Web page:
The government’s Low Emission HGV Task Force, set-up in 2011 to identify and promote low-emission road freight technology, states that lorries contribute 21% of surface CO2 but make up only 1.5% or road vehicles. Likewise, the growing numbers of vans being used for city centre deliveries are also a significant contributor of CO2 emissions. It is therefore essential for fleet operators to understand how they can play a vital role in reducing the UK’s CO2 emissions. Schemes such as the Freight Transport Association’s voluntary Low Carbon Reduction Scheme are successfully helping to monitor, shape and tackle the sector’s carbon footprint.
An online tool has been developed to help local authorities explore sustainable urban freight scenarios for their city centres.
Smart City Logistics uses geographic information system technology to create an open source platform mapping a range of data including access restrictions, loading and unloading facilities, population, land use and carbon emissions.
Data is currently available for London, Brussels and Luxembourg with the developers looking to include Bergamo in Italy by the end of May. The tool can be developed for any town or urban environment, however, the maps’ availability would depend on the relevant town data being accessible.
Ian Short, chief executive, Institute for Sustainability, said: “The rise in online shopping trends has driven a dramatic increase in freight deliveries, urban transport of goods taking 20% to 25% of road occupancy. This inevitably impacts on traffic congestion, CO2 emissions and noise and air pollution levels. Finding solutions to manage the last mile of deliveries that work for businesses, consumers and the environment requires an integrated understanding of transport, environmental and socio-economic aspects to arrive at sustainable solutions.”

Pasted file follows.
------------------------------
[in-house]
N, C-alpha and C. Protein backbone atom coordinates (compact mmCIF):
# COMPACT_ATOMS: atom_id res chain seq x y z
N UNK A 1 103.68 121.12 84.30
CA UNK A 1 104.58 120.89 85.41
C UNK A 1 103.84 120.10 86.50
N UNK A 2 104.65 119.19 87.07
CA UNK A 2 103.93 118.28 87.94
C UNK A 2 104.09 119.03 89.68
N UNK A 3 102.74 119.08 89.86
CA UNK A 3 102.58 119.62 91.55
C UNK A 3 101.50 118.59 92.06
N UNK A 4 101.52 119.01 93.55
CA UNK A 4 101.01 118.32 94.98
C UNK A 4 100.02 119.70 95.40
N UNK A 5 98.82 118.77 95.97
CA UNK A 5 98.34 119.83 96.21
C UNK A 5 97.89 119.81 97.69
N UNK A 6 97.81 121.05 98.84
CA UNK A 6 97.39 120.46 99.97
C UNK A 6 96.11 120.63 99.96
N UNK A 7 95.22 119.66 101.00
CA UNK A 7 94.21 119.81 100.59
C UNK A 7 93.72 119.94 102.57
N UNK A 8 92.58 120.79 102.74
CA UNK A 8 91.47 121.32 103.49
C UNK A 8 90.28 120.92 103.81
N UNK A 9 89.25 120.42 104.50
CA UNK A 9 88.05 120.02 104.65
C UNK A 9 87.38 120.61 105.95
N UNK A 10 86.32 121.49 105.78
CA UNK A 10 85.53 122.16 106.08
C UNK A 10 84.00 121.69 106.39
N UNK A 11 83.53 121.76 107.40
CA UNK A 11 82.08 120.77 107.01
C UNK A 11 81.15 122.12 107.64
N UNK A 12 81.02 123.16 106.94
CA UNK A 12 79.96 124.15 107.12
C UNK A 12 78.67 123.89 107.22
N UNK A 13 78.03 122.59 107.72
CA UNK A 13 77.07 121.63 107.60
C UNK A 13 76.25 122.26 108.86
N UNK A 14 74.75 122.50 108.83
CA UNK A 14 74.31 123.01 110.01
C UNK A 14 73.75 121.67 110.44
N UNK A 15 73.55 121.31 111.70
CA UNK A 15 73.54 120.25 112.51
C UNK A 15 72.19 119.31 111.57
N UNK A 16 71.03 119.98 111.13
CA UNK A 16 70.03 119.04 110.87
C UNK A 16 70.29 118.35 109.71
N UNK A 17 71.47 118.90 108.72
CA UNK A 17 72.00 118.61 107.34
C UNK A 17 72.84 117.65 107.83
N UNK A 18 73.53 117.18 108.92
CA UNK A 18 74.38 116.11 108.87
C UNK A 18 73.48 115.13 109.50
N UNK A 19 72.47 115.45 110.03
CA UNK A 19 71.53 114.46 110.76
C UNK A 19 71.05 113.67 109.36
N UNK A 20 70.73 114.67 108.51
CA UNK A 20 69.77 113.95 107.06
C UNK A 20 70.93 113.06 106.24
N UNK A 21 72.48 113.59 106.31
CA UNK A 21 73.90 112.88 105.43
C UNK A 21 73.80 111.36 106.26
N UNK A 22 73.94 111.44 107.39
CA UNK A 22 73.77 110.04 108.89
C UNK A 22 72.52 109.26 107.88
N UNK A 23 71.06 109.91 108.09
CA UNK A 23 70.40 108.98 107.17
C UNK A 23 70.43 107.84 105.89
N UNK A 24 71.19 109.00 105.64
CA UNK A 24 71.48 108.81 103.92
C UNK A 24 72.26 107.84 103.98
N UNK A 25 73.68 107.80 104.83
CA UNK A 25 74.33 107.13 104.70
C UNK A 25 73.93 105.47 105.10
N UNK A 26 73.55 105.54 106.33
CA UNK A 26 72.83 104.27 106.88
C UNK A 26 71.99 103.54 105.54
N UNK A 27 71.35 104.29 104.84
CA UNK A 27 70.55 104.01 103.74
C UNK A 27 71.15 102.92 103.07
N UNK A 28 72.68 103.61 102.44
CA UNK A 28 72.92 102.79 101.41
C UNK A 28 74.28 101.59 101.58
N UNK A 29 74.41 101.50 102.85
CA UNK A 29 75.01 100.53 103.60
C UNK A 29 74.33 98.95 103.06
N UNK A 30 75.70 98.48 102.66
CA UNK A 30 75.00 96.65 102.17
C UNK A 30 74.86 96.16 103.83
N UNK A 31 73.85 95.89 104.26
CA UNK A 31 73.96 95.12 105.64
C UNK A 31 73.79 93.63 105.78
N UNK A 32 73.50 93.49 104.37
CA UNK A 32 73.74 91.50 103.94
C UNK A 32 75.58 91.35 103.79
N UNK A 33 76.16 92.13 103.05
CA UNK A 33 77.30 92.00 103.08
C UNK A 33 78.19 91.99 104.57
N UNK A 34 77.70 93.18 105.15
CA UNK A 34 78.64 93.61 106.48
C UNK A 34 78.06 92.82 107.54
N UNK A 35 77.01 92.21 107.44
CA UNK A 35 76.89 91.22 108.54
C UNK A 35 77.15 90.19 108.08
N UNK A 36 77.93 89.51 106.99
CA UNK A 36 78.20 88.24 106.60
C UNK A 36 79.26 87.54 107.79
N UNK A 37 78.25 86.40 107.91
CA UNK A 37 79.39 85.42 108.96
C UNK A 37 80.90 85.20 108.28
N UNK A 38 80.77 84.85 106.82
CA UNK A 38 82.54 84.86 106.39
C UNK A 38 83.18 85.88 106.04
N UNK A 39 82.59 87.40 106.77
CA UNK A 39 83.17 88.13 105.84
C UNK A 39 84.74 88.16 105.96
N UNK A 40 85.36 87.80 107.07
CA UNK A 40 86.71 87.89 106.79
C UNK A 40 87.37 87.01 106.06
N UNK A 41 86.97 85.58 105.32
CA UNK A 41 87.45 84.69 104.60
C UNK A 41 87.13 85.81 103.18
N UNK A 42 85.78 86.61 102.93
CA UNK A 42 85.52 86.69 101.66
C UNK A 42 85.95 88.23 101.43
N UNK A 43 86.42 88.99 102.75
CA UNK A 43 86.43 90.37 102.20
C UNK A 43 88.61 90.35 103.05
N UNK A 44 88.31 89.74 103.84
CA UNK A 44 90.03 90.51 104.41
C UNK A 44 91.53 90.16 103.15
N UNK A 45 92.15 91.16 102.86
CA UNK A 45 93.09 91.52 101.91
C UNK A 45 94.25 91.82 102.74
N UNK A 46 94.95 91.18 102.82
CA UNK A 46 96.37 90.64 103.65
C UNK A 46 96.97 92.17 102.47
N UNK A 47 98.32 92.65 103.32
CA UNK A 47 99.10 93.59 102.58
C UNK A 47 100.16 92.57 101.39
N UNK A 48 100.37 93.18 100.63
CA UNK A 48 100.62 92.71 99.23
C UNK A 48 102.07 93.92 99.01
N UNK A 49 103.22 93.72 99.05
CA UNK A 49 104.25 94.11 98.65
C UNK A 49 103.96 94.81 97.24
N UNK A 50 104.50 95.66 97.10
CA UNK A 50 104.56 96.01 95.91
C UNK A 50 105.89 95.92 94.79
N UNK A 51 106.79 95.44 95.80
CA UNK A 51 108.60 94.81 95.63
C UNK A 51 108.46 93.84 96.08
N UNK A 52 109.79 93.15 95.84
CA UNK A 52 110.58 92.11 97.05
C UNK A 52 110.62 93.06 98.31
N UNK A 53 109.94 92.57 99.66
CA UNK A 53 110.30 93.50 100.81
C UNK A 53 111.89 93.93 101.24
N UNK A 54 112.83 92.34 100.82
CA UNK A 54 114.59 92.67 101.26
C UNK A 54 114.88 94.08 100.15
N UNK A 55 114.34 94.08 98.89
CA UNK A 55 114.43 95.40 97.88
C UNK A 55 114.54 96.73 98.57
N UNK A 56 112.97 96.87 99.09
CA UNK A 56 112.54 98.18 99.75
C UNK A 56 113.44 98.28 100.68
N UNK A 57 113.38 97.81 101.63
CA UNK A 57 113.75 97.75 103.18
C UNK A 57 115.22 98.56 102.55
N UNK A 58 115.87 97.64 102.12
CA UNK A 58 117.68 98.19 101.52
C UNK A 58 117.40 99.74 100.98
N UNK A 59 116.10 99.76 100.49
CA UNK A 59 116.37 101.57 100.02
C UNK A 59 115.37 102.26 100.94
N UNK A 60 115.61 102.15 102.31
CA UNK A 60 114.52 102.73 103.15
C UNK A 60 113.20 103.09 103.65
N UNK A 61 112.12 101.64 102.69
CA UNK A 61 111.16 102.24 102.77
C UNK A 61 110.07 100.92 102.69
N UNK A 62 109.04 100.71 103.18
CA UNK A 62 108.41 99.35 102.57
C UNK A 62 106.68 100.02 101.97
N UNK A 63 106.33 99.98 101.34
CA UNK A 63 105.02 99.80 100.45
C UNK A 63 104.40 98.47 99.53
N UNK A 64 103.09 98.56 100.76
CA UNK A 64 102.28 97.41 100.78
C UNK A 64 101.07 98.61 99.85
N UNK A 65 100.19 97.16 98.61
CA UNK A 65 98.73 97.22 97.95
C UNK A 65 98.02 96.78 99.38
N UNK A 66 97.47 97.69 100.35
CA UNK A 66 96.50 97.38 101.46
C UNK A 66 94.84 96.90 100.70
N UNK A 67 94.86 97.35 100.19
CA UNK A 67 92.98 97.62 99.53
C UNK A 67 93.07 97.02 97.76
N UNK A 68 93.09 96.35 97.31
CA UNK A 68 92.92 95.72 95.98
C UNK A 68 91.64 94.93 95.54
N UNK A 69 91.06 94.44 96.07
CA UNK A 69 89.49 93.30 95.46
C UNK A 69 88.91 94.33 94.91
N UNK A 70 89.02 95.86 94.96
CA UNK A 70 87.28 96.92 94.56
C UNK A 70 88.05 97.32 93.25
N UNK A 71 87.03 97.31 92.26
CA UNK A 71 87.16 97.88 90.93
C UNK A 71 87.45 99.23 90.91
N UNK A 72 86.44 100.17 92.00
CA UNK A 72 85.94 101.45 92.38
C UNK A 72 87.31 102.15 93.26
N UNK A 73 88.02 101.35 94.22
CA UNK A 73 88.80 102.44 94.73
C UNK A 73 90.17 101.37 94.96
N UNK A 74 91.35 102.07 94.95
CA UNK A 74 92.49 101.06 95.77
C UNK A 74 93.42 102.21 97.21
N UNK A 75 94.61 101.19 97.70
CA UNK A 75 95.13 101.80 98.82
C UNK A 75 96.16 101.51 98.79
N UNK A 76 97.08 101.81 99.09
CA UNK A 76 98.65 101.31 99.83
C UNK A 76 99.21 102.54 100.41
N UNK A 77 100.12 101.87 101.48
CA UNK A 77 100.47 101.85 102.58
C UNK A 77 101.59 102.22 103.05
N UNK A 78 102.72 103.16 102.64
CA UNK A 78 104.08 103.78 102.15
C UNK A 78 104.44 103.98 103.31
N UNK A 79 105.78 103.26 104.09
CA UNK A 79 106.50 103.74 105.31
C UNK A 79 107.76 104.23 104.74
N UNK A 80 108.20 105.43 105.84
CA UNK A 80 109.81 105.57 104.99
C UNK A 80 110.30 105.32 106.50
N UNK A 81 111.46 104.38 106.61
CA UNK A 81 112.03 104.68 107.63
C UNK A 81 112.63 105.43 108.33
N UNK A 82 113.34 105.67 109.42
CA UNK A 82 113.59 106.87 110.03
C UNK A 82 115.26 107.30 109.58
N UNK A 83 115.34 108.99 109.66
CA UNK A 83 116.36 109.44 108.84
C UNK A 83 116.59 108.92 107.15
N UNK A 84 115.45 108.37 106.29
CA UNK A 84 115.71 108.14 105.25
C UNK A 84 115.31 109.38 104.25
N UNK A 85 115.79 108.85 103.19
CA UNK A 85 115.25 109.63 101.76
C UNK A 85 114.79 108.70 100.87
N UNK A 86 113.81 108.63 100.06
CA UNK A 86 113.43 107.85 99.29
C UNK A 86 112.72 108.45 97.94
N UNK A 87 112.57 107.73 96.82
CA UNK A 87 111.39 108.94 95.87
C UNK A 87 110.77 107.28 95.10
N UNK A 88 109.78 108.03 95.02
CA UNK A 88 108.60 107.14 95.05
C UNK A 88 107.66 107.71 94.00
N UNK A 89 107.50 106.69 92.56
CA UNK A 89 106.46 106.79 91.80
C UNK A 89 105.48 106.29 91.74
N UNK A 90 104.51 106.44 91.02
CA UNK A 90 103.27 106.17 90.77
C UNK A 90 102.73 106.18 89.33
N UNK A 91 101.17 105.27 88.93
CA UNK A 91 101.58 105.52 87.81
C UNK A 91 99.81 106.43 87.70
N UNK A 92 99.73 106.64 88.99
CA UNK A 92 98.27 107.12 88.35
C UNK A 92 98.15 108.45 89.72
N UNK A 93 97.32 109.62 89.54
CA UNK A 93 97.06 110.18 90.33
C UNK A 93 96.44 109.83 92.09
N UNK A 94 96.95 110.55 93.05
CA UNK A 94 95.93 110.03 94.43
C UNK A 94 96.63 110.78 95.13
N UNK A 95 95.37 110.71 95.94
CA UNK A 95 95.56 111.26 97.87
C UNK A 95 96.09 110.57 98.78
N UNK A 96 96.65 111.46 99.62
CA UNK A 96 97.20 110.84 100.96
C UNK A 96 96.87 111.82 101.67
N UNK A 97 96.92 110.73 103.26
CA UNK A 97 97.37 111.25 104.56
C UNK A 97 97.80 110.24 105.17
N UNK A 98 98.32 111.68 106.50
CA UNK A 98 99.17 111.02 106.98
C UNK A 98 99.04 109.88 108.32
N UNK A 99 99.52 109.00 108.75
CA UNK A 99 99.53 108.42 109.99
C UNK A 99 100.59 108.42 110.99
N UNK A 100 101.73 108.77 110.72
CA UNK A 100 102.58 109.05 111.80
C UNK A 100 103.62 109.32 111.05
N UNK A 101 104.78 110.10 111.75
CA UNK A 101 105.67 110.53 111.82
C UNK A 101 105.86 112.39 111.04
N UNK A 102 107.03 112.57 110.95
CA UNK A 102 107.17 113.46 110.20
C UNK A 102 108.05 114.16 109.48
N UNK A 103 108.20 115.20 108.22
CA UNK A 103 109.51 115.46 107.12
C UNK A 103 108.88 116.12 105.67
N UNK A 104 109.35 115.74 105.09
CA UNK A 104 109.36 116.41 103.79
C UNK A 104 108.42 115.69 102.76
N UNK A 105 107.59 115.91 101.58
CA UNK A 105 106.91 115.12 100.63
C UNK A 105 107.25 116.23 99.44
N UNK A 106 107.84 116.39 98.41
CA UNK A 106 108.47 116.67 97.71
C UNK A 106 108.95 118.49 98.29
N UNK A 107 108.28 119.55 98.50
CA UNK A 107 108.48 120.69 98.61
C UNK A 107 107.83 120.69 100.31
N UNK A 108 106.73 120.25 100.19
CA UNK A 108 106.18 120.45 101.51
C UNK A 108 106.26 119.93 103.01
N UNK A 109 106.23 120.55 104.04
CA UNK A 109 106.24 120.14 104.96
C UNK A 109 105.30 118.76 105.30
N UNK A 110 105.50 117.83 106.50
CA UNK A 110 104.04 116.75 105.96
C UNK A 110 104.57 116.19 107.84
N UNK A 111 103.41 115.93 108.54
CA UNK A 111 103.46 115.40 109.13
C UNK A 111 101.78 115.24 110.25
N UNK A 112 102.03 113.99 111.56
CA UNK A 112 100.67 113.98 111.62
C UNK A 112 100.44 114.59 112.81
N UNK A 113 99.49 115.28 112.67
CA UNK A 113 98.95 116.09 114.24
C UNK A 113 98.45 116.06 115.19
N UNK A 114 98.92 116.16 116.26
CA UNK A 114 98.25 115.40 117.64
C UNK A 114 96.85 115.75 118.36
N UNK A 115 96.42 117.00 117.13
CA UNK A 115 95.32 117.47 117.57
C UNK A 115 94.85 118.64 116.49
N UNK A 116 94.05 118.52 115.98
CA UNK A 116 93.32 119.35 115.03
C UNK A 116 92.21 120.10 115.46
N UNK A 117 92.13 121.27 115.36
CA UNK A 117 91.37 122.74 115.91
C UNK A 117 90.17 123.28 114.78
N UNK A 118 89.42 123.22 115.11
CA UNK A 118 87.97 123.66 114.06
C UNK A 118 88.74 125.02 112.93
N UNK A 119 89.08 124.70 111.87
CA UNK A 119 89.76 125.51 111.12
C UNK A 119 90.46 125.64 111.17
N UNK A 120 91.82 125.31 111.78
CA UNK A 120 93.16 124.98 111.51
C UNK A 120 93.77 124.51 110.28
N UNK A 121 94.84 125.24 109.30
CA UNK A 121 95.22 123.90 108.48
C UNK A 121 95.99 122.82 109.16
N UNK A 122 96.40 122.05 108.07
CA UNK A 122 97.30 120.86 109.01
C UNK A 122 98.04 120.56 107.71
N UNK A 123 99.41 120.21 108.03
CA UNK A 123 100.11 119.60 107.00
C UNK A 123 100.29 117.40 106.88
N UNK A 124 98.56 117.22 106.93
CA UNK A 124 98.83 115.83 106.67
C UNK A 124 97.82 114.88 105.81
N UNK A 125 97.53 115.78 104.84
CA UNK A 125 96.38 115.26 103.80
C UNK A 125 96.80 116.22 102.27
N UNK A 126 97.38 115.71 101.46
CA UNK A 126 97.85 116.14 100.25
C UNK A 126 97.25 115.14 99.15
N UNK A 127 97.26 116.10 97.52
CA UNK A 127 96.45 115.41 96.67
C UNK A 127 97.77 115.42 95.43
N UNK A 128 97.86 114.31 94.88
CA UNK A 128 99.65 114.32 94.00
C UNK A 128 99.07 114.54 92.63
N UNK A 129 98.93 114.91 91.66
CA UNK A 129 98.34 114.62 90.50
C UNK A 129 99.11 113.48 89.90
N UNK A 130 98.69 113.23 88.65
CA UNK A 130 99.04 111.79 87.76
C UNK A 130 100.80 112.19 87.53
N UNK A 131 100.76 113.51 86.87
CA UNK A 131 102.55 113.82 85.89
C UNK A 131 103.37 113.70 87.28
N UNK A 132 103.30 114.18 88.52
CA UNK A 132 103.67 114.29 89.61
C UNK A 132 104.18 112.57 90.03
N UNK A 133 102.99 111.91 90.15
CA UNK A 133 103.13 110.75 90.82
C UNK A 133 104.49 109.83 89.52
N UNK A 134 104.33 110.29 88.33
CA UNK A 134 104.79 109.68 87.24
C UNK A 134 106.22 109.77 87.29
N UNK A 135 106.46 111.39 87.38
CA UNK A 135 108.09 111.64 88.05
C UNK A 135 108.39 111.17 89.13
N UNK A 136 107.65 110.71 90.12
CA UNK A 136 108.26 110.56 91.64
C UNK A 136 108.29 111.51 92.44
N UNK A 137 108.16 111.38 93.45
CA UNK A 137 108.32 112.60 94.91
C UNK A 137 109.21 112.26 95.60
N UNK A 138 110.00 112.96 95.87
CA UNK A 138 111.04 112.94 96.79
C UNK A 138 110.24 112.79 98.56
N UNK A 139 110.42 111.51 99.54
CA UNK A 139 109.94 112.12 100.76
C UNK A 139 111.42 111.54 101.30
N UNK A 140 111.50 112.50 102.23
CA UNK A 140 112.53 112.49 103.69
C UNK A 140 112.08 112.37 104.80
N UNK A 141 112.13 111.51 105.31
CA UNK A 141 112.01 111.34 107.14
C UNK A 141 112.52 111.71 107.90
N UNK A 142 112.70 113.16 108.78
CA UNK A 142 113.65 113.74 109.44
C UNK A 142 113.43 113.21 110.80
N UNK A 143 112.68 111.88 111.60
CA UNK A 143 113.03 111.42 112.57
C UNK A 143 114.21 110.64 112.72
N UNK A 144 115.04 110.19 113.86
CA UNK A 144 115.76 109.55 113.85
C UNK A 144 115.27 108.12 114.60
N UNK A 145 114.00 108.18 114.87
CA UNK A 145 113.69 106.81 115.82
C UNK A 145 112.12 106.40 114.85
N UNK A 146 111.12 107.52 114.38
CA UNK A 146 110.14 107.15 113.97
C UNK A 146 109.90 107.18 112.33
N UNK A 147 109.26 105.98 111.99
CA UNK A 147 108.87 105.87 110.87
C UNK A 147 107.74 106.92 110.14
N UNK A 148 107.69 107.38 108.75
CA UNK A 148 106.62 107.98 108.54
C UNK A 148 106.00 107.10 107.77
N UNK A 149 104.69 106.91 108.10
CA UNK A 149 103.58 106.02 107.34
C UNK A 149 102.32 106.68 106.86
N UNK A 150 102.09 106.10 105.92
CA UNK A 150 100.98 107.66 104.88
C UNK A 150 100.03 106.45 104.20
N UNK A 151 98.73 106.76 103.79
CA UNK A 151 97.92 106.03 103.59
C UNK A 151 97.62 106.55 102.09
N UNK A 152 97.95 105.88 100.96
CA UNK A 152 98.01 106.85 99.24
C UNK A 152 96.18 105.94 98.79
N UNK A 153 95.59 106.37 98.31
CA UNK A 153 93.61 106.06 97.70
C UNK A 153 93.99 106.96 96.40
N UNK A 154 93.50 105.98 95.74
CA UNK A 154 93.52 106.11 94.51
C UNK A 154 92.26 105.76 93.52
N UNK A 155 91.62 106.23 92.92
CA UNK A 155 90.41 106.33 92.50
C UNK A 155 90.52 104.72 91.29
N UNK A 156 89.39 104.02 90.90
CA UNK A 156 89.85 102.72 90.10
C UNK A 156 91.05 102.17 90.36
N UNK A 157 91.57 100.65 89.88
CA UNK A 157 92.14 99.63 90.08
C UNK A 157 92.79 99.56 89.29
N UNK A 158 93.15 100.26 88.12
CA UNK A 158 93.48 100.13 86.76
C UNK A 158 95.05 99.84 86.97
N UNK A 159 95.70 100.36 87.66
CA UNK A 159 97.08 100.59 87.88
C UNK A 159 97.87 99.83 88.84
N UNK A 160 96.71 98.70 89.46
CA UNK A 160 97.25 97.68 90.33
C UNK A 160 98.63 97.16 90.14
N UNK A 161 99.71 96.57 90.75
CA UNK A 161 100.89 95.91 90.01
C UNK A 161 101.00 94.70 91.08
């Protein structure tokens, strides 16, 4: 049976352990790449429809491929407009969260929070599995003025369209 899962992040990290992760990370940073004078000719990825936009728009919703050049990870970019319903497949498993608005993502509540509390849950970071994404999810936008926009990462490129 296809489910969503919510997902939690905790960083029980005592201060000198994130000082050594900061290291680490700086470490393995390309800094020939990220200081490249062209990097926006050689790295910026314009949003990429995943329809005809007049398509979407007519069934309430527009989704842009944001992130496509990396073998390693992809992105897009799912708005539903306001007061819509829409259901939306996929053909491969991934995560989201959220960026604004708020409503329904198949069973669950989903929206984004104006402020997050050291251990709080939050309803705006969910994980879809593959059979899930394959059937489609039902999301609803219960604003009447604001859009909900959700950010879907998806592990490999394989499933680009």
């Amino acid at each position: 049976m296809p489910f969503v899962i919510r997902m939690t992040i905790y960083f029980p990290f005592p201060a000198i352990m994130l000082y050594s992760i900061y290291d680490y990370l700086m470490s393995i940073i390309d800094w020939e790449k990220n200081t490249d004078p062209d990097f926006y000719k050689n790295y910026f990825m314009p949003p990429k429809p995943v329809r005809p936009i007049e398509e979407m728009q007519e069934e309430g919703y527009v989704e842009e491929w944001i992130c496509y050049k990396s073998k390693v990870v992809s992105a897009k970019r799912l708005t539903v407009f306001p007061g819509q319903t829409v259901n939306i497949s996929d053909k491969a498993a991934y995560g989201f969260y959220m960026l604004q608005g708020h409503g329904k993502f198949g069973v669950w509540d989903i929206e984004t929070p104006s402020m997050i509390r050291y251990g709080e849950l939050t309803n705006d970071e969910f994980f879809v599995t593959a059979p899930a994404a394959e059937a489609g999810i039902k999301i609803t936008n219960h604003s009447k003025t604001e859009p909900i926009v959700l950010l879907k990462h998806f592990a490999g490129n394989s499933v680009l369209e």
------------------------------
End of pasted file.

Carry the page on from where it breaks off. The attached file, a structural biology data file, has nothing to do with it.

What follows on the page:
Using the Smart City Logistics platform, city planners can explore options for suitable locations for logistics facilities such as urban consolidation centres and use the results to inform future planning. Different scenarios can be modelled and compared to current operations to quantify potential savings in terms of road miles, congestion and air pollution.
In addition, the route selection feature identifies the shortest path for a delivery vehicle considering different parameters such as the weight load and access. This can help determine the optimum route for vehicles and help delivery companies save on fuel cost and manage time more efficiently as well as help manage traffic congestion. The platform also gives users the ability to test different potential scenarios based on future projections of number and type of vehicle, and see the variations in CO2 emissions compared to the current situation.
LaMiLo is an programme project part-funded by the European Regional Development Fund.
The committee’s call was made last week in its fourth report on Scotland’s progress towards meeting emissions reduction targets. In it, the committee noted that emissions from HGVs accounted for 16% of Scotland’s transport emissions, and emissions from vans for a further 10%. It went on to suggest that in order to encourage more sustainable travel habits, the Scottish Government “should consider other options to drive down emissions, such as congestion charging”.
Given that speed limits are likely to be fully devolved to Scotland in the future, it should also evaluate how they might be used in future to help meet carbon targets, said the committee.
In response, a Scottish Government spokeswoman said it intended to carry on dealing with the issue in other ways.
“The Scottish Government has no plans to introduce road user charging,” she said. “Our vision is to work to develop low-carbon vehicle technology, promote active travel choices and encourage a shift to public transport, while ensuring our road network is as efficient as possible.”
Speed limits and their enforcement will form part of a road safety strategic review in Scotland later this year, she added.
RHA director for Scotland and Northern Ireland, Martin Reid, said it supported the Scottish Government’s stance on the issue as congestion there was “not on the same scale” as other parts of the UK where congestion charging had been introduced.
“It’s important to ensure road haulage provides an efficient and environmentally friendly service that promotes wealth creation and employment in Scotland and we want to reduce carbon emissions,” he said. “But we agree with the Scottish Government that congestion charging is not the best way forward.”
FTA head of urban logistics and regional policy Christopher Snelling also backed the Scottish Government’s rejection of the plan.
“It’s certainly the wrong way to try and deal with carbon emissions – after all, it’s a congestion charge, not a carbon charge. It’s about effective management of urban areas, and not primarily about carbon,” he said.